this. Nor the hypocrisy attendant upon it. After her resignation, there was a vigorous outpouring of enthusiasm for her by the very party that had just done her in. There was something awful to behold in the spectacle of all those Tories standing up, waving their order papers, cheering the leader they had just knifed.
All of which is not to deny that Thatcher had seen her time. She is not exempt from the human condition, and her political cycle had clearly passed. Though her style and manner were blamed for defeat, upon analysis none of that holds water. She had always been a strong leader, ready to switch cabinet members or abandon their views when it came to very serious policy differences. When she seemed to be on a winning streak, this was described as “forceful.” When it appeared that the voters had turned on her, she simply became “that woman” or “bossy.” Her great strength in victory became the fatal flaw in defeat.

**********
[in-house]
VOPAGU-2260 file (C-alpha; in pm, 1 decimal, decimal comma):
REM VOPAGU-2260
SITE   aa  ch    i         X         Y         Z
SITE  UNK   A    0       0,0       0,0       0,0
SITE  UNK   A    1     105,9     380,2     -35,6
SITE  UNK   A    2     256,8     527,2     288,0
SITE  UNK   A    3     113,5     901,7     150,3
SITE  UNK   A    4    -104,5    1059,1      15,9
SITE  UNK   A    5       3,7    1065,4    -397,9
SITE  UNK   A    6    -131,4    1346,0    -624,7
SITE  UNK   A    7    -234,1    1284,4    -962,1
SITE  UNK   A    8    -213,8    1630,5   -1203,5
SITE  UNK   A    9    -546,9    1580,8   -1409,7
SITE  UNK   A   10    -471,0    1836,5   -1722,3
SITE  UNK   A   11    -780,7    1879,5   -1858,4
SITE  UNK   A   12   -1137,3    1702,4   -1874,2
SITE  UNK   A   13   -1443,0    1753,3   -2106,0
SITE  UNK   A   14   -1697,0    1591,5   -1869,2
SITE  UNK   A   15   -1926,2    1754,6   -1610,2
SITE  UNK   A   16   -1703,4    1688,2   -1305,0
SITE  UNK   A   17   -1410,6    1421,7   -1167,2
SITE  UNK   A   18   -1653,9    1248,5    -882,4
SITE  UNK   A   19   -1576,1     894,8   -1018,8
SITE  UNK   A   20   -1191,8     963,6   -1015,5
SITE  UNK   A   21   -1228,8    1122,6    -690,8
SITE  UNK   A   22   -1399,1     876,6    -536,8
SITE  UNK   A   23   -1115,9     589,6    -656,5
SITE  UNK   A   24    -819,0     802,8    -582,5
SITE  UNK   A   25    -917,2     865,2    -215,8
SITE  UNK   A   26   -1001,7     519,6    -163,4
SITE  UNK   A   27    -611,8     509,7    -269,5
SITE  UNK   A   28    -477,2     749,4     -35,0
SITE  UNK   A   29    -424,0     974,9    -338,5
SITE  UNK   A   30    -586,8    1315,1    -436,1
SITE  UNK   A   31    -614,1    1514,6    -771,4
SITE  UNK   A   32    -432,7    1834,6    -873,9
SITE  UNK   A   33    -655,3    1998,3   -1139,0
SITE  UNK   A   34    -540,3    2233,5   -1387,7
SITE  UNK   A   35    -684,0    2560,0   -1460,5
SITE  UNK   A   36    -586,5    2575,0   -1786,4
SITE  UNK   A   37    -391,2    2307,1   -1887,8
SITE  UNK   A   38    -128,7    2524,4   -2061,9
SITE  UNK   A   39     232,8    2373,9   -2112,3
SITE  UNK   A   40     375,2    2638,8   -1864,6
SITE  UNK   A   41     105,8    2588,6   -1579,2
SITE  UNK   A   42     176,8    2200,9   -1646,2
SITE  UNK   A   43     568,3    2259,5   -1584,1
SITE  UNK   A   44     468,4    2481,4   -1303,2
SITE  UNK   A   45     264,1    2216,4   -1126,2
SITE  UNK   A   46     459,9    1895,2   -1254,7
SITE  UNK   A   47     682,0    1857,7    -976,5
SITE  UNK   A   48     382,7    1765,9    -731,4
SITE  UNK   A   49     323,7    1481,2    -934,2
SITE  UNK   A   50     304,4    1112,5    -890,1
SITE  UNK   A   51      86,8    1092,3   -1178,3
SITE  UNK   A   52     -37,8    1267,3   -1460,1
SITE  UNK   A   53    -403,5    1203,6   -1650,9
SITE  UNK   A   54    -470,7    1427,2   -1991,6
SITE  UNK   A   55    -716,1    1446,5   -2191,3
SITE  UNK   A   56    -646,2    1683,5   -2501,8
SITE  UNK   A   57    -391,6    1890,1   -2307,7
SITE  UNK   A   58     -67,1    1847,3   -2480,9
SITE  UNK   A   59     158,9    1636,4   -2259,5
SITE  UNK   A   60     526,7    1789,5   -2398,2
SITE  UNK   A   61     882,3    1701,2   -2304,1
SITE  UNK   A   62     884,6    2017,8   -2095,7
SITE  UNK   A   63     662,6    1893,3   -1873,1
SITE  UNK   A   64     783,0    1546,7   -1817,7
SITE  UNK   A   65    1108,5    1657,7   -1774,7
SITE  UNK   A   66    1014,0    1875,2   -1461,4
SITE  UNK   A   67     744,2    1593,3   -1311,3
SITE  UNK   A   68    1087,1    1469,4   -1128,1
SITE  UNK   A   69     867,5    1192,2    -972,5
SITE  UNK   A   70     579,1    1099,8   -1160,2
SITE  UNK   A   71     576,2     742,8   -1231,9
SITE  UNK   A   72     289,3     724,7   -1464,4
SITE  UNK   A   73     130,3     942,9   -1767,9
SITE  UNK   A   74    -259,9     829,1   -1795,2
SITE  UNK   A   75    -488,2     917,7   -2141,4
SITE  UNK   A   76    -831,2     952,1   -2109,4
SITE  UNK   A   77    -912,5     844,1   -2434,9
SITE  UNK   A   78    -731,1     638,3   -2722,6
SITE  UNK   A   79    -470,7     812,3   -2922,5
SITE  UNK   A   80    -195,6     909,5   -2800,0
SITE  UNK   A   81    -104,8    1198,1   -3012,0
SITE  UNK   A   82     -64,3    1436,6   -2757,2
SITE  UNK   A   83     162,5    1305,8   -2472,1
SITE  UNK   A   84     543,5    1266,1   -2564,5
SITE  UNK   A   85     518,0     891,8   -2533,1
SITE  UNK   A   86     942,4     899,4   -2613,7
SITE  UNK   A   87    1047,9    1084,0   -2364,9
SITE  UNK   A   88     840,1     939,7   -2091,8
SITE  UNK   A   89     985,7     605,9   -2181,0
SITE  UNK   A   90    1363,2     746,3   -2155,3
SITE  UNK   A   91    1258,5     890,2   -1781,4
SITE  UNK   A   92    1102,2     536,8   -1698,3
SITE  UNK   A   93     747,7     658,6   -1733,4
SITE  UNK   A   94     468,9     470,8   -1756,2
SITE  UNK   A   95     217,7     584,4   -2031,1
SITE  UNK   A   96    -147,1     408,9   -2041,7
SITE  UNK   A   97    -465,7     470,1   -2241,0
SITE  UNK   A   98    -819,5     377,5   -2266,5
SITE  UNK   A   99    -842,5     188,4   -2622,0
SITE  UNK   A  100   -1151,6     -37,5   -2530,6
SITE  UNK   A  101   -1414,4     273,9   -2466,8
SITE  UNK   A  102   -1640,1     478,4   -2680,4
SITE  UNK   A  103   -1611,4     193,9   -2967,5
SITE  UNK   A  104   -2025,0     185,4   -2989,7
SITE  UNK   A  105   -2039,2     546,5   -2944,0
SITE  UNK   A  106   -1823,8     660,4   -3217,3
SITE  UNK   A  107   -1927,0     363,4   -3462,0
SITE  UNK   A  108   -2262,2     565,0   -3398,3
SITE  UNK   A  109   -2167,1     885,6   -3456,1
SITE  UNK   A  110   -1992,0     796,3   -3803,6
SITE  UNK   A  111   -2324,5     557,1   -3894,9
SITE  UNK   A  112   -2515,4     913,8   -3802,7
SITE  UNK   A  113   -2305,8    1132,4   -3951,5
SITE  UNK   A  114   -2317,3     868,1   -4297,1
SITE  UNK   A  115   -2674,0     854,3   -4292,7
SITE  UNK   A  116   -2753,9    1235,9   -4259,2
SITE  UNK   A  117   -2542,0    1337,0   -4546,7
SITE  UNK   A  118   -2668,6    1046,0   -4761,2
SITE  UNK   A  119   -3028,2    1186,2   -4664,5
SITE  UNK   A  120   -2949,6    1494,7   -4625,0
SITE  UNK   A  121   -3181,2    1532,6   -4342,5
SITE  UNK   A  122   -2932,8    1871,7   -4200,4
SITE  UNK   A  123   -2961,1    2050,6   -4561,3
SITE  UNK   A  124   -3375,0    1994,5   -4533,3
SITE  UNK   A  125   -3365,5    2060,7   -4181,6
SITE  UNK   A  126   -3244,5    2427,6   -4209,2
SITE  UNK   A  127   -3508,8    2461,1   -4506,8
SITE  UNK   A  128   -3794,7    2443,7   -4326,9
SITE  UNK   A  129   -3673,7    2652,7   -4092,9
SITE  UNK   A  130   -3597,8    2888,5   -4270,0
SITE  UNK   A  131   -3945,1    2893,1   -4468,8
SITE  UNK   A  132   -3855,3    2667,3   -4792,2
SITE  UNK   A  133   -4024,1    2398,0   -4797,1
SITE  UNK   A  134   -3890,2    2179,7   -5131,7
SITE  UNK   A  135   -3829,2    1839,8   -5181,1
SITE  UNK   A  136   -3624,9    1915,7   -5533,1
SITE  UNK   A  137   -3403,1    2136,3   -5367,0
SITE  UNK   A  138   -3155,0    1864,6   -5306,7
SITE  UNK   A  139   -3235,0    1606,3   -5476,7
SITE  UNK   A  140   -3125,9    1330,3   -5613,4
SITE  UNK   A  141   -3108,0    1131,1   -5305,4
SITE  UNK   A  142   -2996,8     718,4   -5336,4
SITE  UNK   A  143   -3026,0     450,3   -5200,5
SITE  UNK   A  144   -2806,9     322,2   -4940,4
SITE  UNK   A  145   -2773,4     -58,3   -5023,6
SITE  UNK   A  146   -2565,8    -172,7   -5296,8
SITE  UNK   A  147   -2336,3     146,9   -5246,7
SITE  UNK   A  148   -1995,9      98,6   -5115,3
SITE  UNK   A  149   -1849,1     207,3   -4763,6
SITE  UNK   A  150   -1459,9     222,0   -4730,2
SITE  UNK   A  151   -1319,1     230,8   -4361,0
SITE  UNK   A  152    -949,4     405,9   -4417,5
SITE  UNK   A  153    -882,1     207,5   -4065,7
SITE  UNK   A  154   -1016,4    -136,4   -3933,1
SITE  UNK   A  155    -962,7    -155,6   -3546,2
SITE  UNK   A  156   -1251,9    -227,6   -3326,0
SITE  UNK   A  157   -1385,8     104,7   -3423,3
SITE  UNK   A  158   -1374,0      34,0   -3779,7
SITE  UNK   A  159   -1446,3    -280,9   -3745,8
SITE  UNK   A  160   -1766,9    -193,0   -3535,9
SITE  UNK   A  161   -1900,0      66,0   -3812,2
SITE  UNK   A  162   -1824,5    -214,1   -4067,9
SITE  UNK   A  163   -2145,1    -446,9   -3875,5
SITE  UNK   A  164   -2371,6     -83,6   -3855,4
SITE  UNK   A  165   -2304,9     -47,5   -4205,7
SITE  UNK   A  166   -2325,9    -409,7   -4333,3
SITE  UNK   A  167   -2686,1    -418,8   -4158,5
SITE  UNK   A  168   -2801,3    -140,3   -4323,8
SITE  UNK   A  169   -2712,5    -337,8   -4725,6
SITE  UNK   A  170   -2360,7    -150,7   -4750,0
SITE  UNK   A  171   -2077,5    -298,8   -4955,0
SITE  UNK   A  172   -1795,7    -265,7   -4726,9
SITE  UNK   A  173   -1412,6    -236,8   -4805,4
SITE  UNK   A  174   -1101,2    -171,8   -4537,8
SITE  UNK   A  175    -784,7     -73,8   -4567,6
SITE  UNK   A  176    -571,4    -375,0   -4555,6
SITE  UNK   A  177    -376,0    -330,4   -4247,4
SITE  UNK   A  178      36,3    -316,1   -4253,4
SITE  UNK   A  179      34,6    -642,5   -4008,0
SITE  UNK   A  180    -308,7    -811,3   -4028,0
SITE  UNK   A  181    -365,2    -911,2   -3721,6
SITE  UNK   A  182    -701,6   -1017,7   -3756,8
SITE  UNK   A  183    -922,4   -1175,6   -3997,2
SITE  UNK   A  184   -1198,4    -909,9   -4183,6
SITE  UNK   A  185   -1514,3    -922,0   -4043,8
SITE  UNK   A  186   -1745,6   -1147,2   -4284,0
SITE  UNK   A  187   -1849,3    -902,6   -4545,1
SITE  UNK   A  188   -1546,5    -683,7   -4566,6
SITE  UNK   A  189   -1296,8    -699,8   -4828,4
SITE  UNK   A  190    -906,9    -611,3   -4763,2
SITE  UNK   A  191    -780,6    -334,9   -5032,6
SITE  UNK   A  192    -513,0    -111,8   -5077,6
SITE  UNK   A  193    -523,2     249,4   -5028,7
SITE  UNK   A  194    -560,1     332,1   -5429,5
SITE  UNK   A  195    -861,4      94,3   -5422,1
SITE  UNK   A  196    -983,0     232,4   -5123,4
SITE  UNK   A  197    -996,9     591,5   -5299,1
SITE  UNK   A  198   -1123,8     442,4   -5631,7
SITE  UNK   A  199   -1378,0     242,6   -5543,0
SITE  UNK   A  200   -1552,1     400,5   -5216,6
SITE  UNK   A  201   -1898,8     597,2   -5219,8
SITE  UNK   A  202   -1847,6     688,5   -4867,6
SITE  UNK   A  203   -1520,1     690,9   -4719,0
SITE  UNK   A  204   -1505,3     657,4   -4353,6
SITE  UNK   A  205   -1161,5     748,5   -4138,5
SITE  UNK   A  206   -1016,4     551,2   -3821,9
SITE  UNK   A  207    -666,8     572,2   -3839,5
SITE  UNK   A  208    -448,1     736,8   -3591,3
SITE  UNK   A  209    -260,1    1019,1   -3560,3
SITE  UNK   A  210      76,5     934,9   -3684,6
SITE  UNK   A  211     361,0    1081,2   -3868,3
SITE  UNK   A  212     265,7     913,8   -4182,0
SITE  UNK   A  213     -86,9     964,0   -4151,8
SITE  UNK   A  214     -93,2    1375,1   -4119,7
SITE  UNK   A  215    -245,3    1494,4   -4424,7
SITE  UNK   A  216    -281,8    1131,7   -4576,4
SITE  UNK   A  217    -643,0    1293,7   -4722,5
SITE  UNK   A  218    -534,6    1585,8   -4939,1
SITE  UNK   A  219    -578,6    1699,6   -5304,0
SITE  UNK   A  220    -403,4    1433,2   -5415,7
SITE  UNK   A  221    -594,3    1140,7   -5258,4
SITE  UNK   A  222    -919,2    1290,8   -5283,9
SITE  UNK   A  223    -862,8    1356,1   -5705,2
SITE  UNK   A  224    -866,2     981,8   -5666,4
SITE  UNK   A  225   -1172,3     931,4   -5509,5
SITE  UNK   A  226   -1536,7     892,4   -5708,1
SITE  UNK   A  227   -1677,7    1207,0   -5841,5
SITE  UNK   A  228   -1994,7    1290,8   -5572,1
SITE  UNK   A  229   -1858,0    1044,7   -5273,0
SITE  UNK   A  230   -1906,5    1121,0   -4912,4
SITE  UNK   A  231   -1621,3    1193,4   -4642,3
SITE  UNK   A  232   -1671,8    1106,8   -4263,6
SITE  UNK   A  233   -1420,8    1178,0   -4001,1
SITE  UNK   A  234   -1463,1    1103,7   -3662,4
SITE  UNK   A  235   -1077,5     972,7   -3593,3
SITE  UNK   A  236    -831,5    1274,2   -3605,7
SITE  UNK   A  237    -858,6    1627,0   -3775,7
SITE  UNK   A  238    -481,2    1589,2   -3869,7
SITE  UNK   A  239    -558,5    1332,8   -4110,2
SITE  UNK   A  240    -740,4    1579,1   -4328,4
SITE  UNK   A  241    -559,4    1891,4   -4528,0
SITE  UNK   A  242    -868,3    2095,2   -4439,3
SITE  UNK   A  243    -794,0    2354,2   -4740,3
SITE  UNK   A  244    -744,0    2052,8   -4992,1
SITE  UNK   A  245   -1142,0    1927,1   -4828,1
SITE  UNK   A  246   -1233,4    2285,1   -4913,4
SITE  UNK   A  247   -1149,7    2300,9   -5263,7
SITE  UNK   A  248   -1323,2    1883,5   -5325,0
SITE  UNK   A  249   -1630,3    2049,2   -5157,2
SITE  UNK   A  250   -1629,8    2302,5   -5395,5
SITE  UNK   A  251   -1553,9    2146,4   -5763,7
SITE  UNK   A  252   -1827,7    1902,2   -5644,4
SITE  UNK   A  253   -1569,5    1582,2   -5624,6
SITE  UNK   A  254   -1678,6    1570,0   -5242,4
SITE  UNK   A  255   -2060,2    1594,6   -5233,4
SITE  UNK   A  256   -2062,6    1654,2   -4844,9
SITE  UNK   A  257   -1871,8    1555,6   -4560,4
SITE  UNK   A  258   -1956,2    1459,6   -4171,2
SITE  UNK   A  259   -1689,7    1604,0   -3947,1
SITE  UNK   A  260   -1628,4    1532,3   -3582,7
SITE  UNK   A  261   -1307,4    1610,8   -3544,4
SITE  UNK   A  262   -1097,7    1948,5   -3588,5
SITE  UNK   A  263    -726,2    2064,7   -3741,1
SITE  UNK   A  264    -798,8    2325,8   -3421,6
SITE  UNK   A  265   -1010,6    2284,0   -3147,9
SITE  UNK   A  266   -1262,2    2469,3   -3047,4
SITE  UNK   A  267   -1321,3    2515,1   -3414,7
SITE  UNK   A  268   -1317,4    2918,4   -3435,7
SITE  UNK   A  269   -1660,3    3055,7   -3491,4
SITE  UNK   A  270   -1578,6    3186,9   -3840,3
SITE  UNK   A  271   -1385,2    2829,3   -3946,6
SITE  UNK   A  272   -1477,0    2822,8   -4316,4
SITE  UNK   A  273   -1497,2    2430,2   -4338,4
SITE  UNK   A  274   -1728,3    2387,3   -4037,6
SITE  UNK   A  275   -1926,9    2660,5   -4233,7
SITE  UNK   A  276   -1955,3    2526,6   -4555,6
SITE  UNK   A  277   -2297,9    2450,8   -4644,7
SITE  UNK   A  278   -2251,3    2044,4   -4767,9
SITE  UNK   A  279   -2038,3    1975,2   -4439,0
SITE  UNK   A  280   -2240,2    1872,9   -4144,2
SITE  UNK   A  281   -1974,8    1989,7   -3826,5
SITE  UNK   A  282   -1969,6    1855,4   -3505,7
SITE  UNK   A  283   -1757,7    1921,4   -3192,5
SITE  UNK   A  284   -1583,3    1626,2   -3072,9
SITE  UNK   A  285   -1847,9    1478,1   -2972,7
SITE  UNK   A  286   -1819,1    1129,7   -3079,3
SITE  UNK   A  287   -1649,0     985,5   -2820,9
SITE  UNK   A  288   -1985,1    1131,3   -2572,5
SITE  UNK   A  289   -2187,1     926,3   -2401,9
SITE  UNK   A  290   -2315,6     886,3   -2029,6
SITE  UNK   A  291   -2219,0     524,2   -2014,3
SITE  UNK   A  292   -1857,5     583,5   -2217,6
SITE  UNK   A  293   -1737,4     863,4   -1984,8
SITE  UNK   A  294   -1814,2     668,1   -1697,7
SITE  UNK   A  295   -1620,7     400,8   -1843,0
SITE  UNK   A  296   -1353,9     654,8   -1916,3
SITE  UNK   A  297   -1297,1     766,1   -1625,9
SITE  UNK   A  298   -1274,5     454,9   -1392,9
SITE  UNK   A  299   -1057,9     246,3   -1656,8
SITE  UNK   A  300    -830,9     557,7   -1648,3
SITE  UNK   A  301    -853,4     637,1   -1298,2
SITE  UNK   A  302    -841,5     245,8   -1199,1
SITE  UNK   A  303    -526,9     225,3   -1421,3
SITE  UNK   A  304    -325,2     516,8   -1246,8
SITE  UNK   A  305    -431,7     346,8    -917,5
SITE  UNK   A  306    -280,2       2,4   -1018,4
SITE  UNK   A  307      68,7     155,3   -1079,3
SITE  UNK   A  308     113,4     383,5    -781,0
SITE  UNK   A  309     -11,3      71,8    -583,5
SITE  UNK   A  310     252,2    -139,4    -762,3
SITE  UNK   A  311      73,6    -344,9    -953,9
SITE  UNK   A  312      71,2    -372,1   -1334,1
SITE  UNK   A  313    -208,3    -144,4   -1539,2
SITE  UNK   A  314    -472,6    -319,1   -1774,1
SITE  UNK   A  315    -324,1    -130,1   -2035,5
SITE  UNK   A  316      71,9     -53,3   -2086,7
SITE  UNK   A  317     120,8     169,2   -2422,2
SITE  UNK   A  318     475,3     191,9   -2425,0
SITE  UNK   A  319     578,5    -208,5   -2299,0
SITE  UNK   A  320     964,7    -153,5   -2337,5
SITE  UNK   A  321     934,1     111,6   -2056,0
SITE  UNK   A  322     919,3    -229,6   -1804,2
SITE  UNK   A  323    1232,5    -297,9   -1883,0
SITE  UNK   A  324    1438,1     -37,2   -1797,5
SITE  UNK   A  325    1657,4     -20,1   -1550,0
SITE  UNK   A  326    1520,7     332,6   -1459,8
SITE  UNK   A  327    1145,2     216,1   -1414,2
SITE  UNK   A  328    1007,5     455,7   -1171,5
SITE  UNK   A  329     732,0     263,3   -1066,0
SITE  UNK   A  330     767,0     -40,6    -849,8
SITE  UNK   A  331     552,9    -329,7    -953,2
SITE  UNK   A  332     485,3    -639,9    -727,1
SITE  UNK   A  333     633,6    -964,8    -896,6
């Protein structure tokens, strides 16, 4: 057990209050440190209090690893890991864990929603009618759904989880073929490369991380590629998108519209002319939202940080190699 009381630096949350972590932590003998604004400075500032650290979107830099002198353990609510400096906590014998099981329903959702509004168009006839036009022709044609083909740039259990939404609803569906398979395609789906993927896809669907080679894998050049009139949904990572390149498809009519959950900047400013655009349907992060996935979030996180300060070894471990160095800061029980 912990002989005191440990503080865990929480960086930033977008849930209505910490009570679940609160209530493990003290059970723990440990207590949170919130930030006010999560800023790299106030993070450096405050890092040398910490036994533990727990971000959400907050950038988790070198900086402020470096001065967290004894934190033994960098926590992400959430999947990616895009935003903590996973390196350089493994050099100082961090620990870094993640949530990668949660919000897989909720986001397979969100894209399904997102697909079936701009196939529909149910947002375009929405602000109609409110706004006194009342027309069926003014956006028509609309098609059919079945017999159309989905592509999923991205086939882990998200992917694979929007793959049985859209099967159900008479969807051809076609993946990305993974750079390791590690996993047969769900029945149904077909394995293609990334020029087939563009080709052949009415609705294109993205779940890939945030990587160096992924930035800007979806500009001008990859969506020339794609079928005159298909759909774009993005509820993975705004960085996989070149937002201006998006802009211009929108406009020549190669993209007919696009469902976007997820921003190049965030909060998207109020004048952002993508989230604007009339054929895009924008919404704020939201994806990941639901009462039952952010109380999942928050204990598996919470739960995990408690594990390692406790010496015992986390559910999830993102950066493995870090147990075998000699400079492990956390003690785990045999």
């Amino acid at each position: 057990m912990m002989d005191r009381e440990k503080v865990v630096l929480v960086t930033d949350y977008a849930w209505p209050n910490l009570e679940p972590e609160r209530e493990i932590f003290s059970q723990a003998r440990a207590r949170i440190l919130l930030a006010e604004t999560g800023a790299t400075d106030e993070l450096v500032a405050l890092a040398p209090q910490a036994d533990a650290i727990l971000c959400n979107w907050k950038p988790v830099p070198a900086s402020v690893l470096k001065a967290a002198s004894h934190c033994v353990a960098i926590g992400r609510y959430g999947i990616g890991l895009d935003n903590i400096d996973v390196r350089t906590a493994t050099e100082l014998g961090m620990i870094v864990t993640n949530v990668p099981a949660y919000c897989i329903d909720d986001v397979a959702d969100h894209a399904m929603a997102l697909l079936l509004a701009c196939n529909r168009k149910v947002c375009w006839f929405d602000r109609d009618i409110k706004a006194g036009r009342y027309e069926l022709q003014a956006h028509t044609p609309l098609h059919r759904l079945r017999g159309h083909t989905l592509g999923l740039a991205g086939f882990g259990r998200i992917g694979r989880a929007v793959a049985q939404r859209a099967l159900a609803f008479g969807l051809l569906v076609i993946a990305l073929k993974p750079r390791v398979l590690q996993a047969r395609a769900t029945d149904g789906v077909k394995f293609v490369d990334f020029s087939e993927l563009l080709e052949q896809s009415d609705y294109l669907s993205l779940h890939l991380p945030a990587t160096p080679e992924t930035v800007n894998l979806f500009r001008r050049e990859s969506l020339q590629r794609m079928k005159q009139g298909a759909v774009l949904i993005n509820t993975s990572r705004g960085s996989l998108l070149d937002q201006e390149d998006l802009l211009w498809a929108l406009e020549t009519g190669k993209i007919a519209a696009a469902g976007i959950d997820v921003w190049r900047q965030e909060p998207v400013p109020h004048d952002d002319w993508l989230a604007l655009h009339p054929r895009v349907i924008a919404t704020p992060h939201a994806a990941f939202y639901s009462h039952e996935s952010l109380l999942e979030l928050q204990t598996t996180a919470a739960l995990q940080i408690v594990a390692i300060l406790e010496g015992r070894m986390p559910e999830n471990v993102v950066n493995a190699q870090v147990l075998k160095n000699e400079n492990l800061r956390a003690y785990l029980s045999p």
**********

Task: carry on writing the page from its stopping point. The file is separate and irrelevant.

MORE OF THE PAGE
Still, she was Britain’s first peacetime leader of genuine principle in this century, and all knew it. The Tory establishment turned on her, thinking a new face would give it a better chance in the next general election. Backbenchers were panicking at the low opinion polls caused by the flagging British economy.
But in purely practical terms, by forcing Thatcher out in midterm, they have probably managed to do precisely the opposite of what was intended. This is not to say that the Labour Party may not shoot itself in the foot before the next election, or that a revived British economy will not yet save the Conservatives. It is only to say that the Tories would have been wiser to have made some sort of accommodation with her—perhaps a promise that she would resign after the next election. Many who voted Conservative in the last election were Thatcherites first and Tories second. They will not forget. Also, there will be many nonaligned voters who will find this Conservative spectacle of confusion and betrayal so unappetizing that they may well turn their backs on the party as well. If Thatcher had one major flaw, it was that lack so many great leaders have: she was unwilling to groom successors.